Brand Building On Brand Attitude

Mark Di SommaFebruary 3, 20141 min

Isn’t this such a great thought? “Don’t build a product, then try to market it. Instead, build a customer attitude, then build a product to match that attitude.” It’s part of an absorbing and insightful article by Graeme Newell on why you shouldn’t focus your advertising around your product.

And it points to a parallel thought for me that clearly distinguishes brands with purpose from those that lack purpose. Purposeful brands focus on the history of the attitude that drives them far more than their chronicled timeline. They talk about what first motivated them to want to change the world and what impels them to continue shaking the tree. That’s powerful precisely because it’s timeless. And it’s relevant because it’s so connective. It explains to those of a similar mind how a brand they like came to the very same realizations that they have.

By way of a structure for such a story, I hacked Emma Coats’ wonderful Pixar code to render my take on how marketers might retell how they came to be the brand they are. This is the result:

When we started, everyone believed …

We were so outraged by this, we decided to …

And then we …

And then we …

Suddenly people found they could …

So we …

Today, our customers …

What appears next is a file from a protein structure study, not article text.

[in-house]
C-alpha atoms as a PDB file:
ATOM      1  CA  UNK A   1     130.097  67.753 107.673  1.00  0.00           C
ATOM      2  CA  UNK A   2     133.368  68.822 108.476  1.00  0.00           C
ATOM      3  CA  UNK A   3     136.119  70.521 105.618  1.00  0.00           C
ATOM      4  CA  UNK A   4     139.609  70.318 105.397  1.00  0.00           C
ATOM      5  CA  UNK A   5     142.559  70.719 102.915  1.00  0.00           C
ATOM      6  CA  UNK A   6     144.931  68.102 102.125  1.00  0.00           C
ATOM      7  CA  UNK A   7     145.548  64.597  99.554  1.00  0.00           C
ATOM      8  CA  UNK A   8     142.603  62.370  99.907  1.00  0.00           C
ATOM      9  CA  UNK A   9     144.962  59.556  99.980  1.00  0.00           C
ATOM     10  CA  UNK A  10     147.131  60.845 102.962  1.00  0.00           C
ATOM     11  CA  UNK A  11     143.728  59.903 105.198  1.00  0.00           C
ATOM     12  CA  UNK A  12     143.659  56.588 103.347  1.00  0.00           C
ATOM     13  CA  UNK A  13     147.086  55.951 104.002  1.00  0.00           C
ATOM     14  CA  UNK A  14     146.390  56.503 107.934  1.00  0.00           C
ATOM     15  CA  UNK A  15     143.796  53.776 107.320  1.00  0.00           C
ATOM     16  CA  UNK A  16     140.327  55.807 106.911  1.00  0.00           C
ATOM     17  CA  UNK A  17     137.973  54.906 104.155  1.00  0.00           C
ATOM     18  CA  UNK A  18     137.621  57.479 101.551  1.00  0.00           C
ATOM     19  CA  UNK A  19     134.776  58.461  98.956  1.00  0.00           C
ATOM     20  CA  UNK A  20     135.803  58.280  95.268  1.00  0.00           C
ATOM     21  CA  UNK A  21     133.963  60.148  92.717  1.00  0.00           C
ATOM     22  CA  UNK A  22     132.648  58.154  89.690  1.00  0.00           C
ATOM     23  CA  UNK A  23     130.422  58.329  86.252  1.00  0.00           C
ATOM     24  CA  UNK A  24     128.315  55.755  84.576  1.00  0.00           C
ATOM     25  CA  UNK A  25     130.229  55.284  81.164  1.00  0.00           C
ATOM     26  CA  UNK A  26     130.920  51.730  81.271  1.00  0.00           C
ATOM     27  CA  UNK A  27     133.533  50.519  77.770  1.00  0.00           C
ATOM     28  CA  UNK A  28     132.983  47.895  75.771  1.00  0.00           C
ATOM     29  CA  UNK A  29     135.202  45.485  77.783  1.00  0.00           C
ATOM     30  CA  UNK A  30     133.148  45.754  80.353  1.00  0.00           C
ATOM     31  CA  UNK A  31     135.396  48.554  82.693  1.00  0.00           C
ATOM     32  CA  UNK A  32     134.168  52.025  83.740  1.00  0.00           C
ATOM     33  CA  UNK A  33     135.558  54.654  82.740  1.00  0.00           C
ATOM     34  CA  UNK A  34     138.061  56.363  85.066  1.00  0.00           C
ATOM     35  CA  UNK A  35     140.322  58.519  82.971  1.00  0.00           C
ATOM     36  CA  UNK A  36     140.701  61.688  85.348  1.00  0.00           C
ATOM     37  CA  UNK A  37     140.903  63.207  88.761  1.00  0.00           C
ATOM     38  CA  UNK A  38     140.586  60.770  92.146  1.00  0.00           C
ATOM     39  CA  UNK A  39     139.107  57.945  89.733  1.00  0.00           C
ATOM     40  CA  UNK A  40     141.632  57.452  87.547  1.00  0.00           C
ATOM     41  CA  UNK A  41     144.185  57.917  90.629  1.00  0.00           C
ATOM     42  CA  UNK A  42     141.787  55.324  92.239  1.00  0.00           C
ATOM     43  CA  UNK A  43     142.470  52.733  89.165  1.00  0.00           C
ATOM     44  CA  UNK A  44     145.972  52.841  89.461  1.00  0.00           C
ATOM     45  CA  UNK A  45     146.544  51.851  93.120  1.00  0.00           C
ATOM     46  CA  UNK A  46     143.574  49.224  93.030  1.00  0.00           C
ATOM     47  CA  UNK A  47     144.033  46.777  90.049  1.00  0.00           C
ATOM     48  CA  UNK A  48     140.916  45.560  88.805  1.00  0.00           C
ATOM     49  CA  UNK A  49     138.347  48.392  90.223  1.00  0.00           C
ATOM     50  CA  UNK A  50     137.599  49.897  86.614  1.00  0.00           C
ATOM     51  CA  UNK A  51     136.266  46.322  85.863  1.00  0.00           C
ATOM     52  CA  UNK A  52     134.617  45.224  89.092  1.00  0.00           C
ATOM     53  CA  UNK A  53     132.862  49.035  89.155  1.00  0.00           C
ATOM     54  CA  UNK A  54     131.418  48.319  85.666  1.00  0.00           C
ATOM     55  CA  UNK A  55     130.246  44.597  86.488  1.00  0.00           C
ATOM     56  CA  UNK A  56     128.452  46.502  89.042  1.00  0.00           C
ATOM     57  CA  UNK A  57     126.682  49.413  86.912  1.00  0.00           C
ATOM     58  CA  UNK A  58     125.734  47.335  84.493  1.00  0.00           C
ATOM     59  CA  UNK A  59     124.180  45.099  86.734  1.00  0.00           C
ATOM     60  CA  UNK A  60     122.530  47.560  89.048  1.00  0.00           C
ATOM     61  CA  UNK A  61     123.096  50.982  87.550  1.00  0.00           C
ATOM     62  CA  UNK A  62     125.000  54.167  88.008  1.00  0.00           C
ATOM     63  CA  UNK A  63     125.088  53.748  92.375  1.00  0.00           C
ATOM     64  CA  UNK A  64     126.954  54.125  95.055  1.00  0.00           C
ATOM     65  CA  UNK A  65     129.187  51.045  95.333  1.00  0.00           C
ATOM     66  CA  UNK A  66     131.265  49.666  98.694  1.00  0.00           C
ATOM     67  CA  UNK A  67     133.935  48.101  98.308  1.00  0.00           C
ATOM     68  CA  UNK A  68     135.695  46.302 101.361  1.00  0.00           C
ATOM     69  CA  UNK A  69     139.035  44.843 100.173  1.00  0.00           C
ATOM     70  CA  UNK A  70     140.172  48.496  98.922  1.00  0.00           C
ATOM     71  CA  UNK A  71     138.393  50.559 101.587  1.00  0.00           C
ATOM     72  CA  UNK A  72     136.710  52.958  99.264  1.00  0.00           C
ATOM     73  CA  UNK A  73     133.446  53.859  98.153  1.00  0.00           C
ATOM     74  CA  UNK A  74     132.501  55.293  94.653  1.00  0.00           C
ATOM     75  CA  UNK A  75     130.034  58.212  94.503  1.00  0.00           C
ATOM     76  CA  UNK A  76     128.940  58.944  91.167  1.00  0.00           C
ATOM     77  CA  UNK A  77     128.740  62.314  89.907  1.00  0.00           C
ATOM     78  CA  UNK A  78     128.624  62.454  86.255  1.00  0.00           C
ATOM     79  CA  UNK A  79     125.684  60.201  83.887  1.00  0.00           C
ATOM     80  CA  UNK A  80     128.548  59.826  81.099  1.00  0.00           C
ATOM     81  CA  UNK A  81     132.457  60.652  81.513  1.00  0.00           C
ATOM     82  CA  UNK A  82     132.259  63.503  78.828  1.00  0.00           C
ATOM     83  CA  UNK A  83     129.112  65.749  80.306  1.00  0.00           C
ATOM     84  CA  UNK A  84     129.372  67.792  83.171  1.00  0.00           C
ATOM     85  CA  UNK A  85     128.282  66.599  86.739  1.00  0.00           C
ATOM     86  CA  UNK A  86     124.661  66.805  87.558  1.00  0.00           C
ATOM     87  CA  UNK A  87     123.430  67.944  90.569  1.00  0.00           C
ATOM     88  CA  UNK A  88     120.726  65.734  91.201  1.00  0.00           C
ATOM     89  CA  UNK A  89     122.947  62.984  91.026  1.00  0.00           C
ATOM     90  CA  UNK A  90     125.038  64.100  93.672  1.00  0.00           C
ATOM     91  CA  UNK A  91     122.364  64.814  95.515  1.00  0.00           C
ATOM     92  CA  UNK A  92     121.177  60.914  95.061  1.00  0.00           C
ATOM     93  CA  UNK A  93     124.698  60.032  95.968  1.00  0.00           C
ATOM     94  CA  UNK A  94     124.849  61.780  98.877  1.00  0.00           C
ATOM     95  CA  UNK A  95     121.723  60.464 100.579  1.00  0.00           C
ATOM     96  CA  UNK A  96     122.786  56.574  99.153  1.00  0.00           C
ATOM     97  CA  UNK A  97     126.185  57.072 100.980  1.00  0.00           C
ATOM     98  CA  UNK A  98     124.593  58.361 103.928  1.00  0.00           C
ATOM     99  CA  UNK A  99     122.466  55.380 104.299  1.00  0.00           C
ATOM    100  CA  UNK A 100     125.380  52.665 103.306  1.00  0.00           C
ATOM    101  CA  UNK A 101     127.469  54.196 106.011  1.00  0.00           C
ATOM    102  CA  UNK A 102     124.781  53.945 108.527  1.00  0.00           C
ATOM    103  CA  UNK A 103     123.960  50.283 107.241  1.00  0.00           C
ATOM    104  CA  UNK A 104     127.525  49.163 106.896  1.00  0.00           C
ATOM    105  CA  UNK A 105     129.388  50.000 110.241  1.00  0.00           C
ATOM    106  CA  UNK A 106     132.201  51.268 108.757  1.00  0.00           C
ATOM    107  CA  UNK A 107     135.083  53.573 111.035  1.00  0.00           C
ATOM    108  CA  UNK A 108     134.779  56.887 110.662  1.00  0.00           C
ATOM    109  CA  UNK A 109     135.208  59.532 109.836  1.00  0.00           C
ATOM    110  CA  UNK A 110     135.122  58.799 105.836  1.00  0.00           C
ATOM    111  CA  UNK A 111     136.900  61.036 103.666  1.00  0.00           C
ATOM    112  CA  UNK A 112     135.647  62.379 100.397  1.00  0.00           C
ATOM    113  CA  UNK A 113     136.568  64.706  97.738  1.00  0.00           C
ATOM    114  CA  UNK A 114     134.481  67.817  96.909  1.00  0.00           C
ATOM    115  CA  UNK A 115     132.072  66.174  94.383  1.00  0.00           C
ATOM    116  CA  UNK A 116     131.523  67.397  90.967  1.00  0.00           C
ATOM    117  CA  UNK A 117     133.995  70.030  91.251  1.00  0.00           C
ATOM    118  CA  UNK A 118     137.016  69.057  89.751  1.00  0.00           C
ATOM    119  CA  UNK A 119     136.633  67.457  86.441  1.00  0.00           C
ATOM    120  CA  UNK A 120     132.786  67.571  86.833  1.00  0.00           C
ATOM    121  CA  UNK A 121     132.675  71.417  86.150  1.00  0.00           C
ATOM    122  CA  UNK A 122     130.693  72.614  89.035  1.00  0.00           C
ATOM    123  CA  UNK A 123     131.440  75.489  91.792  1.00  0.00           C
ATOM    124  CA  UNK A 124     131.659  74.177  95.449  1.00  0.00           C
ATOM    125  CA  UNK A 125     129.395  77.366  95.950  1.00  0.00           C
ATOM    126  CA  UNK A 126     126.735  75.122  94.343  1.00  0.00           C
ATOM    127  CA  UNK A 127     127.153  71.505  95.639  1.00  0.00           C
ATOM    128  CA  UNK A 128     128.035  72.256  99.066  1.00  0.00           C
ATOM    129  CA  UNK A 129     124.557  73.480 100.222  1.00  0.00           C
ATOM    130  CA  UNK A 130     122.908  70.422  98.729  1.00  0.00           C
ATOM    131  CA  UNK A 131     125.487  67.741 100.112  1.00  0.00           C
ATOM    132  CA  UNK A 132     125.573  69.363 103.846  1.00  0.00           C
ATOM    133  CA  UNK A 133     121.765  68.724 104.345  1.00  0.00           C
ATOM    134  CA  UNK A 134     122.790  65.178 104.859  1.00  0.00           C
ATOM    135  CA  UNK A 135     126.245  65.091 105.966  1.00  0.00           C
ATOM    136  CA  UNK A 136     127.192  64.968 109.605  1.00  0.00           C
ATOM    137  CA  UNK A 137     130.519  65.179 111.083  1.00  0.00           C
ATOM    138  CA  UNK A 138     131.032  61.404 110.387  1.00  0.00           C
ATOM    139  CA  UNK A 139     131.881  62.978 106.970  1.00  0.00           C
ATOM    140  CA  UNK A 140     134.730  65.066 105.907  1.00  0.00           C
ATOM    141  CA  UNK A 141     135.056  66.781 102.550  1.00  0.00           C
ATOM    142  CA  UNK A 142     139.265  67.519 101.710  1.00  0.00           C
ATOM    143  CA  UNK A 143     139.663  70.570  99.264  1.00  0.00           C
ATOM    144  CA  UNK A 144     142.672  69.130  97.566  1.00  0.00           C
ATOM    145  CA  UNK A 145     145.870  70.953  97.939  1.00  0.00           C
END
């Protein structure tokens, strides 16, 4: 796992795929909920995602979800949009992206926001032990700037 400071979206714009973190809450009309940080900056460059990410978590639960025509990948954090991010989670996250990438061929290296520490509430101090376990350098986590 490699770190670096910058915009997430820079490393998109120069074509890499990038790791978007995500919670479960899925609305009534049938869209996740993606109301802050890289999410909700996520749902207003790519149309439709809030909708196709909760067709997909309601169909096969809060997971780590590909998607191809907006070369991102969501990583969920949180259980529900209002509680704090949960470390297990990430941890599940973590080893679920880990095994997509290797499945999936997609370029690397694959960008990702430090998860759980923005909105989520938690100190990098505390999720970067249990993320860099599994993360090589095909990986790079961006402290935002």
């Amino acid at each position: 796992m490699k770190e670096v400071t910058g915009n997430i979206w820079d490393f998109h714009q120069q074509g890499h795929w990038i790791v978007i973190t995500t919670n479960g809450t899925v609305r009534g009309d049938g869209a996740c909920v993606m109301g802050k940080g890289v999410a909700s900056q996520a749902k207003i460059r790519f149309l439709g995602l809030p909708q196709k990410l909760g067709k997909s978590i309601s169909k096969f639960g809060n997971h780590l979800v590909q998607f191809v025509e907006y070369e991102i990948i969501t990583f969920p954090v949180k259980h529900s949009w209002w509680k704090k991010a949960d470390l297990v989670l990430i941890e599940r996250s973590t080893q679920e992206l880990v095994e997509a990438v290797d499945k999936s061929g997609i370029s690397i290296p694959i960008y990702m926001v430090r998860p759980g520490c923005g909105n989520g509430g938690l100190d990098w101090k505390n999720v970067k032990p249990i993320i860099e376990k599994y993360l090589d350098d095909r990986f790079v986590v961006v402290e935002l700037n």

And we continue to …

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Mark Di Somma


  • Mark Taylor

    February 3, 2014 at 1:58 pm

    I love that, Mark (and your name, for what it’s worth)! I’m going to have to hold on to that “Pixar code” of yours for future use.
    Of course, a big part of the problem is that the term “branding” is thrown around so much and yet understood so little…but when it comes down to it, it’s the very breath of a business.

  • Serge

    February 3, 2014 at 4:50 pm

    I like the thought mentioned in the beginning. This really sounds like a valid strategy. As soon as you build an audience that is ready to comprehend and perceive your product, you are able to create that product and give people what they are waiting for. In such a way you’ll meet all their needs. Isn’t that what brands should do? But the hardest thing will be to carry out this plan. Because it’s all about customers’ data, behavior and analyzing. If something goes wrong, it can turn out that you were preparing the wrong people for the wrong product.

  • martyn straw

    February 4, 2014 at 5:31 am

    A great and timely point. Perhaps the lingering temptation to advertise product attributes not brand purpose is a throw-back to consumer goods and a time of significant product differentiation. I like also the implication that the brand “belongs” to the consumer

    Now has never been a better time to execute a brand purpose strategy with the cross-channel opportunities we have today; the tools to engage the consumer experientially – including exact path to purchase management, retail experience, communications, etc.

    The watch-out is making a single misstep in planning the cross-channel experience – then the purpose becomes blurry. Centralized planning is therefore key to creating and sustaining brand purpose.

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